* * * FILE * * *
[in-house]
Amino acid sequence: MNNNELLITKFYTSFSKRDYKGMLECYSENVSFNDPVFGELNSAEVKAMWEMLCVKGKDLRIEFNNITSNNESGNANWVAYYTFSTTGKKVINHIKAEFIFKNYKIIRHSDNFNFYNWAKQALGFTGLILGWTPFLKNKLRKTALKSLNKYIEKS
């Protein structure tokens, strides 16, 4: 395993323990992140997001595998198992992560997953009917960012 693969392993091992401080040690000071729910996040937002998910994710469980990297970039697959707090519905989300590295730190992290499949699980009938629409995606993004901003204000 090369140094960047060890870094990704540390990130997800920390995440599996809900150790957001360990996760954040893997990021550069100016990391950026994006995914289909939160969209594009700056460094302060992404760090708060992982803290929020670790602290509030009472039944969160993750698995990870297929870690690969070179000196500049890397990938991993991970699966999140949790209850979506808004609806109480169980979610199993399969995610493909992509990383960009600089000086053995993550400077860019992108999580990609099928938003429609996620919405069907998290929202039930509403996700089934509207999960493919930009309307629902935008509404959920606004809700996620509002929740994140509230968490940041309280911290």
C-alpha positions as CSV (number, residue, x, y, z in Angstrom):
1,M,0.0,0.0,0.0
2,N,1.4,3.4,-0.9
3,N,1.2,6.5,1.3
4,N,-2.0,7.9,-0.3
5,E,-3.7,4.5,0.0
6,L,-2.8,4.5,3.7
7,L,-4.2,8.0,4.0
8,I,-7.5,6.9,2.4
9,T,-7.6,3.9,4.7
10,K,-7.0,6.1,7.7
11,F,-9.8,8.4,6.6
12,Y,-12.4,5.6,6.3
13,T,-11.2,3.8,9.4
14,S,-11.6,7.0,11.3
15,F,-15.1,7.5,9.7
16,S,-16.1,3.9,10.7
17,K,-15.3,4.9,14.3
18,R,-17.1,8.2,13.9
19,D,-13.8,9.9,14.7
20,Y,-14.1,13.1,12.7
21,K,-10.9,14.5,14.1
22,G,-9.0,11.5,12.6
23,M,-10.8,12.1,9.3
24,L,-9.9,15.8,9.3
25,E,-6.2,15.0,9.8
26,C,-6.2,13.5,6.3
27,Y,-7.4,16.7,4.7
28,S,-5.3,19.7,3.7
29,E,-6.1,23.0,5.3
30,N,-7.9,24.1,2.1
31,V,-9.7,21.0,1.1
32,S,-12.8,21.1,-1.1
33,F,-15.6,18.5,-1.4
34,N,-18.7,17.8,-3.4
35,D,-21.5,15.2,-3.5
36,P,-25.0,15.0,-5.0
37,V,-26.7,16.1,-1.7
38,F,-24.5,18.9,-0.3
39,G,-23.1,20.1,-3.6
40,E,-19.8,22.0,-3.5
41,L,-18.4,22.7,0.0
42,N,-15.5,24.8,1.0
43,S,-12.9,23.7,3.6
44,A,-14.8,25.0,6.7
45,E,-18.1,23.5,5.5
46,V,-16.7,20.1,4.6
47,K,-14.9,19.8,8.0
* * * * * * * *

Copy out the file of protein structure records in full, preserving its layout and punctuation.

[in-house]
Amino acid sequence: MNNNELLITKFYTSFSKRDYKGMLECYSENVSFNDPVFGELNSAEVKAMWEMLCVKGKDLRIEFNNITSNNESGNANWVAYYTFSTTGKKVINHIKAEFIFKNYKIIRHSDNFNFYNWAKQALGFTGLILGWTPFLKNKLRKTALKSLNKYIEKS
């Protein structure tokens, strides 16, 4: 395993323990992140997001595998198992992560997953009917960012 693969392993091992401080040690000071729910996040937002998910994710469980990297970039697959707090519905989300590295730190992290499949699980009938629409995606993004901003204000 090369140094960047060890870094990704540390990130997800920390995440599996809900150790957001360990996760954040893997990021550069100016990391950026994006995914289909939160969209594009700056460094302060992404760090708060992982803290929020670790602290509030009472039944969160993750698995990870297929870690690969070179000196500049890397990938991993991970699966999140949790209850979506808004609806109480169980979610199993399969995610493909992509990383960009600089000086053995993550400077860019992108999580990609099928938003429609996620919405069907998290929202039930509403996700089934509207999960493919930009309307629902935008509404959920606004809700996620509002929740994140509230968490940041309280911290």
C-alpha positions as CSV (number, residue, x, y, z in Angstrom):
1,M,0.0,0.0,0.0
2,N,1.4,3.4,-0.9
3,N,1.2,6.5,1.3
4,N,-2.0,7.9,-0.3
5,E,-3.7,4.5,0.0
6,L,-2.8,4.5,3.7
7,L,-4.2,8.0,4.0
8,I,-7.5,6.9,2.4
9,T,-7.6,3.9,4.7
10,K,-7.0,6.1,7.7
11,F,-9.8,8.4,6.6
12,Y,-12.4,5.6,6.3
13,T,-11.2,3.8,9.4
14,S,-11.6,7.0,11.3
15,F,-15.1,7.5,9.7
16,S,-16.1,3.9,10.7
17,K,-15.3,4.9,14.3
18,R,-17.1,8.2,13.9
19,D,-13.8,9.9,14.7
20,Y,-14.1,13.1,12.7
21,K,-10.9,14.5,14.1
22,G,-9.0,11.5,12.6
23,M,-10.8,12.1,9.3
24,L,-9.9,15.8,9.3
25,E,-6.2,15.0,9.8
26,C,-6.2,13.5,6.3
27,Y,-7.4,16.7,4.7
28,S,-5.3,19.7,3.7
29,E,-6.1,23.0,5.3
30,N,-7.9,24.1,2.1
31,V,-9.7,21.0,1.1
32,S,-12.8,21.1,-1.1
33,F,-15.6,18.5,-1.4
34,N,-18.7,17.8,-3.4
35,D,-21.5,15.2,-3.5
36,P,-25.0,15.0,-5.0
37,V,-26.7,16.1,-1.7
38,F,-24.5,18.9,-0.3
39,G,-23.1,20.1,-3.6
40,E,-19.8,22.0,-3.5
41,L,-18.4,22.7,0.0
42,N,-15.5,24.8,1.0
43,S,-12.9,23.7,3.6
44,A,-14.8,25.0,6.7
45,E,-18.1,23.5,5.5
46,V,-16.7,20.1,4.6
47,K,-14.9,19.8,8.0